Discharging a Firearm Within 500 feet of building in violation of MGL c. 269 § 12E is a Strict Liability Offense requiring No Criminal Intent or Mens Rea
- Steven Topazio wrote this March 26, 2020 at 4:45 pm
In Commonwealth v. Kelly (No. SJC-12710) – January 30, 2020, the Supreme Judicial Court affirmed a defendant’s conviction of discharging a firearm within 500 feet of a building, in violation of M.G.L. c. 269 § 12E, and unlawful possession of a firearm, in violation of M.G.L. c. 269 § 10(h). The court, in this matter of first impression, held that section 12E does not require any mens rea as to the element of discharge and that the trial judge properly declined to instruct on an exemption for temporarily holding a firearm.
The defendant argued that G. L. c. 269, § 12E, requires proof that he discharged the firearm knowingly. At trial, the defendant also requested the jury be instructed on the statutory licensing exemption set forth in G. L. c. 140, § 129C (m), which permits “[t]he temporary holding, handling or firing of a firearm for examination, trial or instruction in the presence of a holder of a license to carry firearms, or the temporary holding, handling or firing of a rifle or shotgun for examination, trial or instruction in the presence of a holder of a firearm identification card, or where such holding, handling or firing is for a lawful purpose.” The judge declined to give such an instruction.
The defendant’s convictions stemmed from an incident where he was showing his father’s firearm to one of his friends and accidentally discharged the gun in his home, shooting his friend in the hand. On appeal, the defendant argued that the discharge of the gun was accidental and that section 12E includes a mens rea requirement and the judge erred in declining to instruct the jury on an exemption for temporarily holding a firearm.
General Laws c. 269, § 12E as written does not contain any language specifying a requisite mens rea. Mens rea is a Latin term meaning “guilty mind”. It refers to the criminal intent that is necessary as an element to be proven in a crime. The mens rea requirement is premised upon the idea that one must possess a guilty state of mind and be aware of his or her misconduct. Actus reus, on the other hand, means “culpable action” and is required to determine whether a crime has been committed.
In Kelly, “The defendant owned a … semiautomatic handgun.” On the date in question, “the victim and several other of the defendant’s friends came to the [defendant’s residence]…. The defendant hoped to sell the firearm to the victim…. The [defendant and the victim] went into [a] bedroom, where the defendant demonstrated various features of the firearm…. Believing that the chamber was empty, the defendant depressed the trigger in order to disassemble the firearm; this discharged a bullet, which struck the victim in the hand.” At his trial, the defendant was convicted of discharging a firearm within 500 feet of a building. On appeal, he “argued that G.L. c.269, §12E, includes a requirement that the discharge be done knowingly [a mens rea requirement], and that there was insufficient evidence to show [such] knowledge.” In its decision adverse to the defendant, the SJC stated that because there was no evidence that the defendant discharged his weapon knowingly, and because G.L. c.269, §12E, “does not contain any language specifying a requisite mens rea,” “we must determine whether, in enacting it, the Legislature intended to create a strict liability, public welfare offense.”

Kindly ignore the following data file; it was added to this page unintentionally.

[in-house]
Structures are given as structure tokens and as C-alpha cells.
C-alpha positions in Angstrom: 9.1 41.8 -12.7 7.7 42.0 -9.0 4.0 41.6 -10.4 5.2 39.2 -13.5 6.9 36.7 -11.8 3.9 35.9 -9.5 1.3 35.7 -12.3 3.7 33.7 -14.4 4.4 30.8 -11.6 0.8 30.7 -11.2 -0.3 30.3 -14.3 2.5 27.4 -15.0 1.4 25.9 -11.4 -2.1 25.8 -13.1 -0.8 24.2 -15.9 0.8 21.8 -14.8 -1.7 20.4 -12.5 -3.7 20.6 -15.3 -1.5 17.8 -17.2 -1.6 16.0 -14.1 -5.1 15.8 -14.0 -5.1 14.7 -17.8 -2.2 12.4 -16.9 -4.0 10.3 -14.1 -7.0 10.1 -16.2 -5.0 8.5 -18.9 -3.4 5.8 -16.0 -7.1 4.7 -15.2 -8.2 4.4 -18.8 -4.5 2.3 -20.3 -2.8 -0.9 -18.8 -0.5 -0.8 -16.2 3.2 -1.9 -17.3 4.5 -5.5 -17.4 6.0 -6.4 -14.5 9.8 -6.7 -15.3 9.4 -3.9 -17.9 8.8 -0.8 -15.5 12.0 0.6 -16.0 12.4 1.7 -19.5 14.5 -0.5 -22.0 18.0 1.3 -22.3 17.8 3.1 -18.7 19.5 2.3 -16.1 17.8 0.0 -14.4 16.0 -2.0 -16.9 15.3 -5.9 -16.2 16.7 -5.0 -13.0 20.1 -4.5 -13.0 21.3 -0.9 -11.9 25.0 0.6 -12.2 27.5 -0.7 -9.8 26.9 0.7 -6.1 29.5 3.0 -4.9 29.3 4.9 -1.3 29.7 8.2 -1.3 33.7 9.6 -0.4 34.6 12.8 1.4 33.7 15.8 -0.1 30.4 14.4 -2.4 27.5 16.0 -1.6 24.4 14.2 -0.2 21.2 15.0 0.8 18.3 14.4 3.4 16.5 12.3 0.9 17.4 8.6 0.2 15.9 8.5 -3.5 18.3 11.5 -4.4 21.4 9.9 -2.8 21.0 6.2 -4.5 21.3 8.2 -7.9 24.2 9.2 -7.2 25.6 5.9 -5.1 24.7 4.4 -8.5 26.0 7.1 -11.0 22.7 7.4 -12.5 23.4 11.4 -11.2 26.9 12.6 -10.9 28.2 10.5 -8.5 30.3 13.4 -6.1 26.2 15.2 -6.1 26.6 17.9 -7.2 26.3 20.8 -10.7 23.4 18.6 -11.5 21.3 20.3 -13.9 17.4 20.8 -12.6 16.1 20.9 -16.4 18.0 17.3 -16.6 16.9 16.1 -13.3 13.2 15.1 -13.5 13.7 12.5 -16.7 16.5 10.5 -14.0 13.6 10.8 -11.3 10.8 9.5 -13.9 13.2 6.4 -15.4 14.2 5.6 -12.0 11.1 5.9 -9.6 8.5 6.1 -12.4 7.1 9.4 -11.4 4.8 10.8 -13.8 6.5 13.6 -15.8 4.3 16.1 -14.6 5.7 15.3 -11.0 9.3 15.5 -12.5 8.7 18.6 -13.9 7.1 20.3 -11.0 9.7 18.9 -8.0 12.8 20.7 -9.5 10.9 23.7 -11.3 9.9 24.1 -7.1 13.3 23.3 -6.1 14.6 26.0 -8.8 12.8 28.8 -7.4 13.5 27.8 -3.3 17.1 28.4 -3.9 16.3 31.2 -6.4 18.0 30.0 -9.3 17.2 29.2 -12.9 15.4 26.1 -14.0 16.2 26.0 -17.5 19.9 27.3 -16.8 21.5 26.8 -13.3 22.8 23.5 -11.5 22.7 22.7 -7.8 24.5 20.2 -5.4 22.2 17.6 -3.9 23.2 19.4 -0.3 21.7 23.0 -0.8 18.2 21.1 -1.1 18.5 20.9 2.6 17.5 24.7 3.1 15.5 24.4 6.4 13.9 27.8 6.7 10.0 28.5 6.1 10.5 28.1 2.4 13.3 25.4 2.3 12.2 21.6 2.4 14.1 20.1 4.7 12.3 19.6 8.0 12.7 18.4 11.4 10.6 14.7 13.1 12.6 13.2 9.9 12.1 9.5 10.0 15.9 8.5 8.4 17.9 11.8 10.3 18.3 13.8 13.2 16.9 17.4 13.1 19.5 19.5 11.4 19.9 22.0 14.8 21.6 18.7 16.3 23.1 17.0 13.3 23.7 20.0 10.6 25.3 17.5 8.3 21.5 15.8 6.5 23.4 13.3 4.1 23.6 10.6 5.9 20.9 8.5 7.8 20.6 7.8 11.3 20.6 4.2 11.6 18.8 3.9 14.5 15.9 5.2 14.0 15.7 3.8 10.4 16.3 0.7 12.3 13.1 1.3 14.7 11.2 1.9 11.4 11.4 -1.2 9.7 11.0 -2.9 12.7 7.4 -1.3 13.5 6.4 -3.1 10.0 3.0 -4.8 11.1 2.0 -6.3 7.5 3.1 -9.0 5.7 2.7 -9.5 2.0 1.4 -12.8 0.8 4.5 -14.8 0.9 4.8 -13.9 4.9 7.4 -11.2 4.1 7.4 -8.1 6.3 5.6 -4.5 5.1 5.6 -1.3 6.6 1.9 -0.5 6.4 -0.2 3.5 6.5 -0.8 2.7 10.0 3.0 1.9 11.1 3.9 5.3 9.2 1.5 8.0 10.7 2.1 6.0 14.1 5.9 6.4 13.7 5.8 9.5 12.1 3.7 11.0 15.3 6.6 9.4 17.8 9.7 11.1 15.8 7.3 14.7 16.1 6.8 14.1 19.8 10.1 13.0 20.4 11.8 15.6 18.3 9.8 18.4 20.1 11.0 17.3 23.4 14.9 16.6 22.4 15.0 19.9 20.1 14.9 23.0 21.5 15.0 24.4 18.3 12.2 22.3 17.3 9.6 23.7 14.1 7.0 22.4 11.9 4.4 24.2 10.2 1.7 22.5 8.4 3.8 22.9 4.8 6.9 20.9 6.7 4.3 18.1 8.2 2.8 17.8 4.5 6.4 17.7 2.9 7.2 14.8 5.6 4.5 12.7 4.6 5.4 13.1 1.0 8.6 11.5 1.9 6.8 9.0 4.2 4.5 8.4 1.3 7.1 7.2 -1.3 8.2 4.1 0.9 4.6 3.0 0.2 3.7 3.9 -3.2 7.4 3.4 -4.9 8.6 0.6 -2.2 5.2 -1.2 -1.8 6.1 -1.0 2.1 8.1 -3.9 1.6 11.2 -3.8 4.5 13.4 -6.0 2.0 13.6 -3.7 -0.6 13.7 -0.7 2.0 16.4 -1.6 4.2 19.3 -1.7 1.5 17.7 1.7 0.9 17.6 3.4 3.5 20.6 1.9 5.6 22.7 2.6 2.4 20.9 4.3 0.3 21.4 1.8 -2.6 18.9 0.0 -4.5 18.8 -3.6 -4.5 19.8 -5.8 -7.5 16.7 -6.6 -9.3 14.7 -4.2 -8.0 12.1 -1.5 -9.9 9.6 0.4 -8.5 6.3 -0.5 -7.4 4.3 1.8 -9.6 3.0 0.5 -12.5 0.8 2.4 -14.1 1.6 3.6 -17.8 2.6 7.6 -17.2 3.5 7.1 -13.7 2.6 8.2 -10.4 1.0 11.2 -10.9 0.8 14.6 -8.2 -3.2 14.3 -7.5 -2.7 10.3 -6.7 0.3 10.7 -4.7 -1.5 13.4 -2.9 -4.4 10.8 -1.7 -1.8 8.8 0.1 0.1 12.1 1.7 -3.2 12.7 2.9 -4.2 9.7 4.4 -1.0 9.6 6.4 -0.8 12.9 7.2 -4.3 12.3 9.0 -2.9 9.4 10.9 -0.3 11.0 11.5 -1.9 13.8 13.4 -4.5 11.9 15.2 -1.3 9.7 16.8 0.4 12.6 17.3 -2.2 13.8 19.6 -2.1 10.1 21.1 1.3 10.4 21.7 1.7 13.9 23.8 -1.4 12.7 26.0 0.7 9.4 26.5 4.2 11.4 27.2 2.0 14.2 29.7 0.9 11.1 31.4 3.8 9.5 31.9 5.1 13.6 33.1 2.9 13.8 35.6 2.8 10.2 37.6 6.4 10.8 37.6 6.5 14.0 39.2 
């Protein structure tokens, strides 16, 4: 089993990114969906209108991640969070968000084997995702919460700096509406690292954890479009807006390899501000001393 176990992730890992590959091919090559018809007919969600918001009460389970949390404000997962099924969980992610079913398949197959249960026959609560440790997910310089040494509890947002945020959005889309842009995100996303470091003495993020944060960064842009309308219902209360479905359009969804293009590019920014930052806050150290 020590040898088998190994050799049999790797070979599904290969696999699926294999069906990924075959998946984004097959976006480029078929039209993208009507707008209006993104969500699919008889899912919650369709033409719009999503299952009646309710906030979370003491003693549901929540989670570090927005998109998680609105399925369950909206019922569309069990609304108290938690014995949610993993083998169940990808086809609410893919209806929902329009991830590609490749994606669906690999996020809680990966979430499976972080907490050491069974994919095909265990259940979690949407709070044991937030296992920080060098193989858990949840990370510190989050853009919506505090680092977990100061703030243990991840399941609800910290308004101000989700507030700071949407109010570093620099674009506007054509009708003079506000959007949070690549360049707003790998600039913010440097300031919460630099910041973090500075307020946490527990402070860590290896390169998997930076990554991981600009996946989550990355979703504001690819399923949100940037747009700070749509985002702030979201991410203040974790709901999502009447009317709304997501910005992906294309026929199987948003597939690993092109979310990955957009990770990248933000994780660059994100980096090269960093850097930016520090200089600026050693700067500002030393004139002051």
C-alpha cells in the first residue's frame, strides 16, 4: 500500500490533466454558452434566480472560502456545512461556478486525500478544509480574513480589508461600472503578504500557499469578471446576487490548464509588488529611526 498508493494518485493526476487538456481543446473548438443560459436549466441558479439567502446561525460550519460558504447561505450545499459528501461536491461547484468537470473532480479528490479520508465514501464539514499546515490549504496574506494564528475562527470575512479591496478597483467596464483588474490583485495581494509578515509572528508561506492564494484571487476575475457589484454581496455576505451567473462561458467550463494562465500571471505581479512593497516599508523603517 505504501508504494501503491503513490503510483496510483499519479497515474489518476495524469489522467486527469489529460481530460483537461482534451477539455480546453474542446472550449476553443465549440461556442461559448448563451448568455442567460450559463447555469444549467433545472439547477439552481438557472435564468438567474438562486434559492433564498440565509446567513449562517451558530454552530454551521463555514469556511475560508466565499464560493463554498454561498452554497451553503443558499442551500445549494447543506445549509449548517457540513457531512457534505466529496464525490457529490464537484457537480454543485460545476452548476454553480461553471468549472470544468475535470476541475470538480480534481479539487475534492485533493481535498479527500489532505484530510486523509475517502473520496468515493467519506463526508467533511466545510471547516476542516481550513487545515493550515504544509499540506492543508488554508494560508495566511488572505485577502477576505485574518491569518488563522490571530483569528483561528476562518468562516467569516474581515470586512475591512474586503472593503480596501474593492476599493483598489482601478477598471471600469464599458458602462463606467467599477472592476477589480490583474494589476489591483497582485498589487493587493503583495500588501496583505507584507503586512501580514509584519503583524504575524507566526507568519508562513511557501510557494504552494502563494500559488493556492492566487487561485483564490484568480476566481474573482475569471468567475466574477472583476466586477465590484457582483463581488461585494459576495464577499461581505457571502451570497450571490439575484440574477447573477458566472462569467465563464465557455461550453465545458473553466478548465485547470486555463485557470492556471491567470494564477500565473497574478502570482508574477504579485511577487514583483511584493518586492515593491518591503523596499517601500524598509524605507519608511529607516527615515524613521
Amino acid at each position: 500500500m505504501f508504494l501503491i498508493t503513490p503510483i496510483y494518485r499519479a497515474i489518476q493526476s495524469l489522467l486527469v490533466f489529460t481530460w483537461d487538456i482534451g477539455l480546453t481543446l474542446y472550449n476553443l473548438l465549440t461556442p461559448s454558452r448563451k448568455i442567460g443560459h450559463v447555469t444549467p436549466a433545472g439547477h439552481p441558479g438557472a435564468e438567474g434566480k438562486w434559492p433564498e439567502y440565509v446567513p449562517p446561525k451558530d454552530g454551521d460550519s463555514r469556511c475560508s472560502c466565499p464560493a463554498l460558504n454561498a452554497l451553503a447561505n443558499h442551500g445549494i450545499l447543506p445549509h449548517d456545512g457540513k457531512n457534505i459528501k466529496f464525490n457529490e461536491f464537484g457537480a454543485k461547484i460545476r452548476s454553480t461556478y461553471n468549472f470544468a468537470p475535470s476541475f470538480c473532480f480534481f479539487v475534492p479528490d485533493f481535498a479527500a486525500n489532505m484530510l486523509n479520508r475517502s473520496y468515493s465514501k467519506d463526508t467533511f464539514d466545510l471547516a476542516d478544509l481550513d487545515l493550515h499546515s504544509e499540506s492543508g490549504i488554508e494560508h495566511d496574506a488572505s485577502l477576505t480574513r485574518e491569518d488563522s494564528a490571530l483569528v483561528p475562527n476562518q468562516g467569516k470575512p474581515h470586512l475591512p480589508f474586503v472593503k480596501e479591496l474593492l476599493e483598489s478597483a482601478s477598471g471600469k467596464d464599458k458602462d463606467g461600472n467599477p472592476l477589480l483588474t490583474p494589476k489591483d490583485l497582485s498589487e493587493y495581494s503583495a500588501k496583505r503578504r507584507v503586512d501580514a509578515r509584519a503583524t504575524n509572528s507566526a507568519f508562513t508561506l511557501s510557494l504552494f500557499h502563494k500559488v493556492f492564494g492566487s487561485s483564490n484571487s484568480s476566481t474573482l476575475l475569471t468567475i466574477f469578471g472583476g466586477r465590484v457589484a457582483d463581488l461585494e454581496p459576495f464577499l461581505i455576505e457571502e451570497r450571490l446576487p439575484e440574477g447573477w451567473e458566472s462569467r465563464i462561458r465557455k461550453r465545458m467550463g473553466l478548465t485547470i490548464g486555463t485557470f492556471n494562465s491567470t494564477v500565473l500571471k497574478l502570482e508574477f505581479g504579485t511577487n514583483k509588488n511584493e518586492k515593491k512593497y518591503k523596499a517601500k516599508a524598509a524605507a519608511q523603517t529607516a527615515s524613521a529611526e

The court reasoned that it is important to note that the statute at issue (G. L. c. 269, § 12E ) only criminalizes discharges within 500 feet of a dwelling or building in use, not within 500 feet of any building. The court found that this indicates that the Legislature intended to reduce the risk of injuries to people who might be nearby, a risk that regrettably came to fruition here. The statute was found to be consistent with a public welfare offense because it punishes risky behavior, not behavior that necessarily has caused a harm. As such, the Court concluded that the Legislature did intend to create such an offense. The Court explained that so-called “public welfare statutes” do not “criminaliz[e] conduct that already has resulted in harm, [but rather] criminalize behavior that ‘create[s] the danger or probability of it which the law seeks to minimize.’ Morissette [v. United States, 342 U.S. 246,] 255-256 .”
In the mid-Nineteenth Century, legislatures in the United States began imposing strict liability for certain offenses in the areas of public health and safety. See Morissette v. United States, 342 U.S. 246, 256-257 (1952) (collecting cases from Nineteenth and Twentieth Centuries); Commonwealth v. Mixer, 207 Mass. 141, 142–143 (1910) (same). These offenses came to be known as “public welfare offenses.” Public welfare statutes “[t]ypically . . . regulate potentially harmful or injurious items.” Staples v. United States, 511 U.S. 600, 607 (1994). Rather than criminalizing conduct that already has resulted in harm, these statutes criminalize behavior that “create[s] the danger or probability of it which the law seeks to minimize.”
The SJC also opined that the activity regulated by G.L. c.269, §12E, “falls outside the scope of the Second Amendment.” The Court stated that in District of Columbia v. Heller, 554 U.S. 570, 632-633 (2008), the United States Supreme Court “explicitly distinguished between laws that infringe on the right to bear arms for self-defense, which implicate the Second Amendment, and laws similar to the one at issue here, which do not.”